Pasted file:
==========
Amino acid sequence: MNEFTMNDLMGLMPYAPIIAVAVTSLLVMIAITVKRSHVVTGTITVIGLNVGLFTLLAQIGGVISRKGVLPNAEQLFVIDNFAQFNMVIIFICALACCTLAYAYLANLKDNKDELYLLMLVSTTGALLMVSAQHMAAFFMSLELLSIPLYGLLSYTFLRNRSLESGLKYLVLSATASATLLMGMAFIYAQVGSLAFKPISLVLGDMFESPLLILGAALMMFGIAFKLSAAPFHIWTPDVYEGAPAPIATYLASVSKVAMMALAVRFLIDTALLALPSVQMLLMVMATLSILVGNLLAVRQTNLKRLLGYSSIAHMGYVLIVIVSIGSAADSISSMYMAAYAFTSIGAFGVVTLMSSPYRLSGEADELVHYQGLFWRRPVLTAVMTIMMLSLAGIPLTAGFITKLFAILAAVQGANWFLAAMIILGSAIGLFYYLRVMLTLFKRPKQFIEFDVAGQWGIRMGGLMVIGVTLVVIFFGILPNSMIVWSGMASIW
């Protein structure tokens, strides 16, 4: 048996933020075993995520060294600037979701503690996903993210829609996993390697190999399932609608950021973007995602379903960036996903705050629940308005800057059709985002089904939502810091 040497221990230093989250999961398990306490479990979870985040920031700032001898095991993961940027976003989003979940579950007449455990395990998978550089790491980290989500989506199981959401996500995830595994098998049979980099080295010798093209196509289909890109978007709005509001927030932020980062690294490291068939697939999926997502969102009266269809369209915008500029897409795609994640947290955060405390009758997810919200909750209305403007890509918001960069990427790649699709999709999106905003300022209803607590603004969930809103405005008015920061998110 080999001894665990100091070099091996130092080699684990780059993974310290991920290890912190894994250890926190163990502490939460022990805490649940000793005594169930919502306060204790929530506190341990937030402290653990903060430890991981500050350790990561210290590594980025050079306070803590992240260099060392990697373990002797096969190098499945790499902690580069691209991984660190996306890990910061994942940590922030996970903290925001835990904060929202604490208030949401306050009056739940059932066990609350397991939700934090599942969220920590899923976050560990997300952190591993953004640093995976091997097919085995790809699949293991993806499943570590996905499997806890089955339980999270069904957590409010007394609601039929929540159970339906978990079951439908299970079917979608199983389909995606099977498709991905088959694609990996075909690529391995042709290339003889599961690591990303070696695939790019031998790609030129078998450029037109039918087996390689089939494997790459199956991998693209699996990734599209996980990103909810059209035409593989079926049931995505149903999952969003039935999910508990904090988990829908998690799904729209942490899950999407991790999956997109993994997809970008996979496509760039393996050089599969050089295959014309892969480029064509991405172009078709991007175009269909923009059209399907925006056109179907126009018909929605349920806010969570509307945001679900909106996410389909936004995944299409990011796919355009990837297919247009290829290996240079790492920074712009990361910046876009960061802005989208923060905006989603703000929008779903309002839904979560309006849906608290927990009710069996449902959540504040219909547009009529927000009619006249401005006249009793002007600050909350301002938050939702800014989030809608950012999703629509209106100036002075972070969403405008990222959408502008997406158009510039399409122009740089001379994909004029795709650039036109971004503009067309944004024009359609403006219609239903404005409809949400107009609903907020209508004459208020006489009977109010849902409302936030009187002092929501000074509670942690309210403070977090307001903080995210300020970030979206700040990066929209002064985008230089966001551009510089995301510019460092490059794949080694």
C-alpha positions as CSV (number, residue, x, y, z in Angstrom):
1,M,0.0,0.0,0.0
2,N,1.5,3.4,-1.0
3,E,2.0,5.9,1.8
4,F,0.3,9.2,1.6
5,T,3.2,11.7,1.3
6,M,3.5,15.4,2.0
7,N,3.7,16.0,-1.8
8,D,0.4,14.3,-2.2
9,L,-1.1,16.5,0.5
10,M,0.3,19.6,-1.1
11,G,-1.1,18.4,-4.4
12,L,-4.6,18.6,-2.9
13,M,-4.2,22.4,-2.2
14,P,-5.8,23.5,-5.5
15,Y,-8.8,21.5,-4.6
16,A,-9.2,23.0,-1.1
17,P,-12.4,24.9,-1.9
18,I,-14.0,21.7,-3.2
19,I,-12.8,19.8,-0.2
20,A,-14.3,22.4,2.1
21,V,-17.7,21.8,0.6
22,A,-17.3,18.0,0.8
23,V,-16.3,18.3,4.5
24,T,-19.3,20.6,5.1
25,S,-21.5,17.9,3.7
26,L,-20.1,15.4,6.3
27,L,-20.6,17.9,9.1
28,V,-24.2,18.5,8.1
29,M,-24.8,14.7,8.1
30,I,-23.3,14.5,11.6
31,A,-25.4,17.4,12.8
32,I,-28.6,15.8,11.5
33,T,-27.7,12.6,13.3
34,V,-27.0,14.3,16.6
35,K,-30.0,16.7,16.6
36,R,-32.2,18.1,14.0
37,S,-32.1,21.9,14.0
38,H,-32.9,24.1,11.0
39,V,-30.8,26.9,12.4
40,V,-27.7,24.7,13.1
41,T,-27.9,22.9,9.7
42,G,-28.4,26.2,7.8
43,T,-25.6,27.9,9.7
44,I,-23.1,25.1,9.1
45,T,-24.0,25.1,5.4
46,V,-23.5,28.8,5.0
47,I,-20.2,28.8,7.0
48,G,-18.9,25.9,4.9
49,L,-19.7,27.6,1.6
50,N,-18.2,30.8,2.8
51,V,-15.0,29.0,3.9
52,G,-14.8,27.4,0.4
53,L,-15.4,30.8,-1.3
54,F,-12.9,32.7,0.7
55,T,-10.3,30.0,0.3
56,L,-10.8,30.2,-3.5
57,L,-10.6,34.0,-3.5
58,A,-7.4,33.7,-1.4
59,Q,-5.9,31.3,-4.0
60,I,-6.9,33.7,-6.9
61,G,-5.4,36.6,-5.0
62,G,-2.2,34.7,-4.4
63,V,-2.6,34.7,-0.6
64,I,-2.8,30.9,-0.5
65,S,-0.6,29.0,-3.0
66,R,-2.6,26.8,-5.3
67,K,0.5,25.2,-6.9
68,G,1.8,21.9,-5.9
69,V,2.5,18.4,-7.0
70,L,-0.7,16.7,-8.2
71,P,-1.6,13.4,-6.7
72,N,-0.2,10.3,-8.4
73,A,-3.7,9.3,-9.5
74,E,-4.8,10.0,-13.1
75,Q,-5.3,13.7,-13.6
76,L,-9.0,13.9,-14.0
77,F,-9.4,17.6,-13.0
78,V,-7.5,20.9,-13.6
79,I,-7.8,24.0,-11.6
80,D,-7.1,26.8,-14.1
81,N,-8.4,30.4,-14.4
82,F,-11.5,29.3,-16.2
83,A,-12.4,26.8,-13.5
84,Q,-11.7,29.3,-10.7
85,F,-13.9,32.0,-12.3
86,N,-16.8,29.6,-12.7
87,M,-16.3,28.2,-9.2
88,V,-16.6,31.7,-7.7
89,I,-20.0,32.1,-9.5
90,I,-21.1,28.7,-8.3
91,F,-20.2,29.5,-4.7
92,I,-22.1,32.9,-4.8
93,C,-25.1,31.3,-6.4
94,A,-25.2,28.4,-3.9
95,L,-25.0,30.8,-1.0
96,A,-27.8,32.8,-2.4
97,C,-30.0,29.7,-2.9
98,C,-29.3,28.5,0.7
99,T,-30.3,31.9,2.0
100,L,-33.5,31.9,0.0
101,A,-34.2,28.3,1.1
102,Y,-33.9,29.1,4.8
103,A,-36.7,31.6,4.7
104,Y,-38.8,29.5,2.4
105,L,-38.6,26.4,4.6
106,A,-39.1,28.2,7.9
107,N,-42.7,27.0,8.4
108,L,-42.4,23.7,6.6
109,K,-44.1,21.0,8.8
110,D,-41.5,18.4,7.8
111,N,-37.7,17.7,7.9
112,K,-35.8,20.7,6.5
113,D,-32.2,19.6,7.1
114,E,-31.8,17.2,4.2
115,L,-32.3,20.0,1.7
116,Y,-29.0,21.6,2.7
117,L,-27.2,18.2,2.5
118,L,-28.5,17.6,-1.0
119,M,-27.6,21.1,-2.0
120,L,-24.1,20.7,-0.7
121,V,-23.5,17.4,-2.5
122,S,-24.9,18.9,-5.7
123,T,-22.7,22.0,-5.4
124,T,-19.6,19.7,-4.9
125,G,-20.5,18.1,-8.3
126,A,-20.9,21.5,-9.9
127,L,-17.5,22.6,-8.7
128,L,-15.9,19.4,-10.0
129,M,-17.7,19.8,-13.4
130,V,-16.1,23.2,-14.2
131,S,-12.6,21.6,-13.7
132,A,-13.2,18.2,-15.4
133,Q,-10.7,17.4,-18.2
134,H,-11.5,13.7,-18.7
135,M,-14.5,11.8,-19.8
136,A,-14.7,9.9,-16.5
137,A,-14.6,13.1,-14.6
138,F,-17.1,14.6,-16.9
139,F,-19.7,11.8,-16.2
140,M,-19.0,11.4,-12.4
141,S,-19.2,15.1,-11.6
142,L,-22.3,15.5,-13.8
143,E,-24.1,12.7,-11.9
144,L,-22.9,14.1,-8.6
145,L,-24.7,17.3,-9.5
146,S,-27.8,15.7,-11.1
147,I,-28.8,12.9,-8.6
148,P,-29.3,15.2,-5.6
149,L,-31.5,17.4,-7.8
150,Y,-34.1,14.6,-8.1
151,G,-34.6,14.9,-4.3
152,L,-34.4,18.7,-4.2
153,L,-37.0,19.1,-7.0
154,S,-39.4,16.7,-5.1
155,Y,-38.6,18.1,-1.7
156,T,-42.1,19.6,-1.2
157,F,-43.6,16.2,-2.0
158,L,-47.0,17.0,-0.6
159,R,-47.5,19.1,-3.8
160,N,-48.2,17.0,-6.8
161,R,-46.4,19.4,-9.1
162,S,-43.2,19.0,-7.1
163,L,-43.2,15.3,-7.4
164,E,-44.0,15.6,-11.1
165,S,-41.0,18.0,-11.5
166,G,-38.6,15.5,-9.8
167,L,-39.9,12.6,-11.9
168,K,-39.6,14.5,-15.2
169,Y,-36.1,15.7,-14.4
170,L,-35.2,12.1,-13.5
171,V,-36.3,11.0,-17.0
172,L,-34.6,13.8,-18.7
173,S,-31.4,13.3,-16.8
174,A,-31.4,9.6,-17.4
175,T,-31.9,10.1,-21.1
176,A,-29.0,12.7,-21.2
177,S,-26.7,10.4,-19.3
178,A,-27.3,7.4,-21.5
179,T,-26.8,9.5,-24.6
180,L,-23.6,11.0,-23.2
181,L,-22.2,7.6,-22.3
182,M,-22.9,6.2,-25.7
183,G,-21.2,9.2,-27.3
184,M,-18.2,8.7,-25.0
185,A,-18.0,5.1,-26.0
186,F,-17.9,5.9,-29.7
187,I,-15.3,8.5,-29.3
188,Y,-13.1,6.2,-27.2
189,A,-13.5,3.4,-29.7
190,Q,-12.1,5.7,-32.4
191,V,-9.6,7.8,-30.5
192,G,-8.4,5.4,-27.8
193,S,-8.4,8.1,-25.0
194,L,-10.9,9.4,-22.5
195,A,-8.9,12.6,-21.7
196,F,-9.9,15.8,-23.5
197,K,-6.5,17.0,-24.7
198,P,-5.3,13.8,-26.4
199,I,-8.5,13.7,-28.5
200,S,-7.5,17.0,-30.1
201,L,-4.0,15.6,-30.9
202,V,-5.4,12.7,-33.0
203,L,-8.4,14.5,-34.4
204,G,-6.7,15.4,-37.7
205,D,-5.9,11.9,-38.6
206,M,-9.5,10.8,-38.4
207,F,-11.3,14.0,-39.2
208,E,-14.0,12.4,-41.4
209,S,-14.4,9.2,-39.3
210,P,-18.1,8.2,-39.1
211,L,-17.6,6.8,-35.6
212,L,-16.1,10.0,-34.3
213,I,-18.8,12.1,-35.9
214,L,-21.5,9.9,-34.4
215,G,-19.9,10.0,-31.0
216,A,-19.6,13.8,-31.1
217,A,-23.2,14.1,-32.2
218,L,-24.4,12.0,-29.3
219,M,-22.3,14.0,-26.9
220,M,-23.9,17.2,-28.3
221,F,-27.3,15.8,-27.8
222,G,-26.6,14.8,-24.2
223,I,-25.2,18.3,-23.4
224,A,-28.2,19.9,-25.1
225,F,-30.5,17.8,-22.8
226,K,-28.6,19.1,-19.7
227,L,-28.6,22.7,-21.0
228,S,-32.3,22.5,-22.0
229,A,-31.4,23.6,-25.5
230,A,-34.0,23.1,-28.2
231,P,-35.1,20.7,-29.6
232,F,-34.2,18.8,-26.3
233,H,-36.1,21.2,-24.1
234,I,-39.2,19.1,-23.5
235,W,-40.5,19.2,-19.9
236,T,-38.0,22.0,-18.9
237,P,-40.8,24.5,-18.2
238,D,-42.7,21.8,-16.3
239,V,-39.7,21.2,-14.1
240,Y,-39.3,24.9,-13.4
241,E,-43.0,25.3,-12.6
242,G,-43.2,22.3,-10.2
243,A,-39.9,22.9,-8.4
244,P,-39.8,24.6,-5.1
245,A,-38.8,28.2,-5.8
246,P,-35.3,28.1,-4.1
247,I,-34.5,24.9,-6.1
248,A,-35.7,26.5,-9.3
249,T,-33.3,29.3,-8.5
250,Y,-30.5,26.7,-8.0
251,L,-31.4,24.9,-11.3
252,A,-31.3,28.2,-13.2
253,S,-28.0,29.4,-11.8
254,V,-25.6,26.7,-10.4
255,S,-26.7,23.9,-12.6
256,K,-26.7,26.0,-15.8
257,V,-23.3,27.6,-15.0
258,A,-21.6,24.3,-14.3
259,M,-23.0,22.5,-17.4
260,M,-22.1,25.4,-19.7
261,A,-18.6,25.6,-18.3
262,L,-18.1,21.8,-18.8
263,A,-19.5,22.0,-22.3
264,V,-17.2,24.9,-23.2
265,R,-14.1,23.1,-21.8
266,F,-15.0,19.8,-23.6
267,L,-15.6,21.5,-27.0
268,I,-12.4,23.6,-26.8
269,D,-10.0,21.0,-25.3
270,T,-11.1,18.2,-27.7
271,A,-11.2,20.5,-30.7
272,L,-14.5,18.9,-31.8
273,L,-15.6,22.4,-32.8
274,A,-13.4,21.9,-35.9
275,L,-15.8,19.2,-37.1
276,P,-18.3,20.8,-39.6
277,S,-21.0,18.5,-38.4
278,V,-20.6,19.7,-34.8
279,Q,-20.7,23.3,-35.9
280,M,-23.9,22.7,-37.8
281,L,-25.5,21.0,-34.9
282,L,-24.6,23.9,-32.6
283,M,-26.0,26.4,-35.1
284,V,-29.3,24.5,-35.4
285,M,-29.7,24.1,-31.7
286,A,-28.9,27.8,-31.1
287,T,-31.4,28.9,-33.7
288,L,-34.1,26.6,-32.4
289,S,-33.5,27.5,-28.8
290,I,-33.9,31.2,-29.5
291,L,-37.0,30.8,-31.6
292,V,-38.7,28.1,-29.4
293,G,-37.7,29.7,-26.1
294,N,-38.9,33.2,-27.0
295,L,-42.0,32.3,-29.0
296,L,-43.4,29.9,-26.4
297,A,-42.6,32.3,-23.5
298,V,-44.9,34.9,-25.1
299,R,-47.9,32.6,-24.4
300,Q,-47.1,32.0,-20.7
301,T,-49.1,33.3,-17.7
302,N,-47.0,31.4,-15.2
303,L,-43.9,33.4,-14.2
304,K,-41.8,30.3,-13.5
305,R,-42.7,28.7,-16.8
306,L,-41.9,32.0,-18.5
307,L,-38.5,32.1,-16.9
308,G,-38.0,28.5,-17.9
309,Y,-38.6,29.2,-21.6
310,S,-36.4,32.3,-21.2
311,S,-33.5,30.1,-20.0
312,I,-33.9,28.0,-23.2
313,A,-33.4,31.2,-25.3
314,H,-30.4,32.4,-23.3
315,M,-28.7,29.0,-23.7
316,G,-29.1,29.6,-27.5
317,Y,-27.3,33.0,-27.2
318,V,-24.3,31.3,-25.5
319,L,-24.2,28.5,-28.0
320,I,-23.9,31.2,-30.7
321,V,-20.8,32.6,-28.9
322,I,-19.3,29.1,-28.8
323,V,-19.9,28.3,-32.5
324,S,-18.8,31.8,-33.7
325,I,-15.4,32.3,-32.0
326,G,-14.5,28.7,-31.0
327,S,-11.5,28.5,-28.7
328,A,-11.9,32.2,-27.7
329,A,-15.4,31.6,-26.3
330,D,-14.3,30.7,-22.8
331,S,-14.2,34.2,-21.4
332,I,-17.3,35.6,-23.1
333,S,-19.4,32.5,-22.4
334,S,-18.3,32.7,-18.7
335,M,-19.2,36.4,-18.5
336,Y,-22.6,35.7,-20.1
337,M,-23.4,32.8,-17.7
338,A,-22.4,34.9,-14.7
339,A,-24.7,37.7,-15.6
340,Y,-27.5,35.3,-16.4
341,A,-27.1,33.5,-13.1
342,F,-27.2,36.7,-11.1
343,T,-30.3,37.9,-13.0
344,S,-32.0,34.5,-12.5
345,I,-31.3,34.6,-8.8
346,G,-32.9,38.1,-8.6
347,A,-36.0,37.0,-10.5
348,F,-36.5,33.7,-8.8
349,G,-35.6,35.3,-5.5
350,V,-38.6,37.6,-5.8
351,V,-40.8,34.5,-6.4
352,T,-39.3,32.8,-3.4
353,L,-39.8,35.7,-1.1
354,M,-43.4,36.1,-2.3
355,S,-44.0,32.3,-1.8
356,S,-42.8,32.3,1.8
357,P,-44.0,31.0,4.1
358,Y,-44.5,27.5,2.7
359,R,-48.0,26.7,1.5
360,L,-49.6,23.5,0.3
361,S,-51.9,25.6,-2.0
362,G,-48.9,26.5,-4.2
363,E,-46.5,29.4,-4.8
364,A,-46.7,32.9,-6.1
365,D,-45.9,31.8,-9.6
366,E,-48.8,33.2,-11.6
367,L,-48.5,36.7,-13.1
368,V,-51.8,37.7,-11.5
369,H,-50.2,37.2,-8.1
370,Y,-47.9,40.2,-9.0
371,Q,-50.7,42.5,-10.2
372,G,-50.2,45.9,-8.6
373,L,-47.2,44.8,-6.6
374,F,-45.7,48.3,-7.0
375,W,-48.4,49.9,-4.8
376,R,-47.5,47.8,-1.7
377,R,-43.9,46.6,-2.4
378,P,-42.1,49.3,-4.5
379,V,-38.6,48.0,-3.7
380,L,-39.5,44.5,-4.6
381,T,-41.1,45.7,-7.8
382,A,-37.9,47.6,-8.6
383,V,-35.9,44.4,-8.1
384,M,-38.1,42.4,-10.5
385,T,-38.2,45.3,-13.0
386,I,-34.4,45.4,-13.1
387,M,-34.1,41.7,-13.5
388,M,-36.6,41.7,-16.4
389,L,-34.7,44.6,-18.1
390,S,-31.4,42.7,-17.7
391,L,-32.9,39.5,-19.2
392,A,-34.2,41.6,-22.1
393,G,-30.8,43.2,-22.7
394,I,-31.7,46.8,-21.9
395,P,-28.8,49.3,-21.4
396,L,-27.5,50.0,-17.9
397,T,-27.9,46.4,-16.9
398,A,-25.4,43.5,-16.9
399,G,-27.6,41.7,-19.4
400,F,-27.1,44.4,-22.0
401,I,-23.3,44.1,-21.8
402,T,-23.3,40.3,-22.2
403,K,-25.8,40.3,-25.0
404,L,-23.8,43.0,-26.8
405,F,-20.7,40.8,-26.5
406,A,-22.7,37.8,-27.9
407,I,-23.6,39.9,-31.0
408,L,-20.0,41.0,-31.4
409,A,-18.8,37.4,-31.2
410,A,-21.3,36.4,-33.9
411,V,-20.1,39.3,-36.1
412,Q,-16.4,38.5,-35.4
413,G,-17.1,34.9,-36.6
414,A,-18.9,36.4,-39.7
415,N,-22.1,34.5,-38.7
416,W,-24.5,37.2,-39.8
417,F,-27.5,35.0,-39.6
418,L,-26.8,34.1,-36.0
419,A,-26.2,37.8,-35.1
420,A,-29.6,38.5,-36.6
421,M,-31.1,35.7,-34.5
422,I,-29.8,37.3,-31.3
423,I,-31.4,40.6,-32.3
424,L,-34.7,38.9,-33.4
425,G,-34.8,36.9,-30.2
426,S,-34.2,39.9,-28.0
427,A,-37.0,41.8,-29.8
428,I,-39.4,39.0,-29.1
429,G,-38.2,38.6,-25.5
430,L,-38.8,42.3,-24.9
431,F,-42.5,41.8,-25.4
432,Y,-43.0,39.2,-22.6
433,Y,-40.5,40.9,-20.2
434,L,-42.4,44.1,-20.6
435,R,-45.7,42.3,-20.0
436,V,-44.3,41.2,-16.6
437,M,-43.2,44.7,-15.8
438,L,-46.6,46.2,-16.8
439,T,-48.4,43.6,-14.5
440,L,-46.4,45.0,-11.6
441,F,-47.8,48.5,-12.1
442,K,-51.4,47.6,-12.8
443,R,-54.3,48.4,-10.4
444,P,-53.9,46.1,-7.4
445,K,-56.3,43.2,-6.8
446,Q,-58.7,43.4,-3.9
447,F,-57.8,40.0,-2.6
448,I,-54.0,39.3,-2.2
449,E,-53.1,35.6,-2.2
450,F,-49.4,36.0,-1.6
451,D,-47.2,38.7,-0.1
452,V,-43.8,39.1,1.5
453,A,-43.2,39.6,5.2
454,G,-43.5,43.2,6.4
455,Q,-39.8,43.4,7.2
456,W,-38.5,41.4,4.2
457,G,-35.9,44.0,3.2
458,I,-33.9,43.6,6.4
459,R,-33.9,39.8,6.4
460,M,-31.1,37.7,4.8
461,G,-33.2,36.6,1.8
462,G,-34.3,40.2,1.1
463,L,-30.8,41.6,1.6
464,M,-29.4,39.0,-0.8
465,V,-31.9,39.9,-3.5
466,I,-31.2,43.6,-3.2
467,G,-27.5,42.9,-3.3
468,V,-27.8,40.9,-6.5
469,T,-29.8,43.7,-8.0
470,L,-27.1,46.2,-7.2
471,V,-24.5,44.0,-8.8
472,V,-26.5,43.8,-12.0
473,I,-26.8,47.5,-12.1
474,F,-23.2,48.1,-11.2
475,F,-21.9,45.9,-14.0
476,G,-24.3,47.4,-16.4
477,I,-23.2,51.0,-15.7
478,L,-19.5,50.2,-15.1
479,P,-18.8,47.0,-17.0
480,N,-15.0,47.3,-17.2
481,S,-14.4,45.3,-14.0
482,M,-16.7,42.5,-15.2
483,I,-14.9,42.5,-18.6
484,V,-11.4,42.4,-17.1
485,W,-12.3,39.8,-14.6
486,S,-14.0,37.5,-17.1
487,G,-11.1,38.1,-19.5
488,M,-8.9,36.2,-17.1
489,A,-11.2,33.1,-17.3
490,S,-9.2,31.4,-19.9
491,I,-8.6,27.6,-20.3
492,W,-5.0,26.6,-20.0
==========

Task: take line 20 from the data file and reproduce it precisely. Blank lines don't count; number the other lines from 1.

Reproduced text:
17,P,-12.4,24.9,-1.9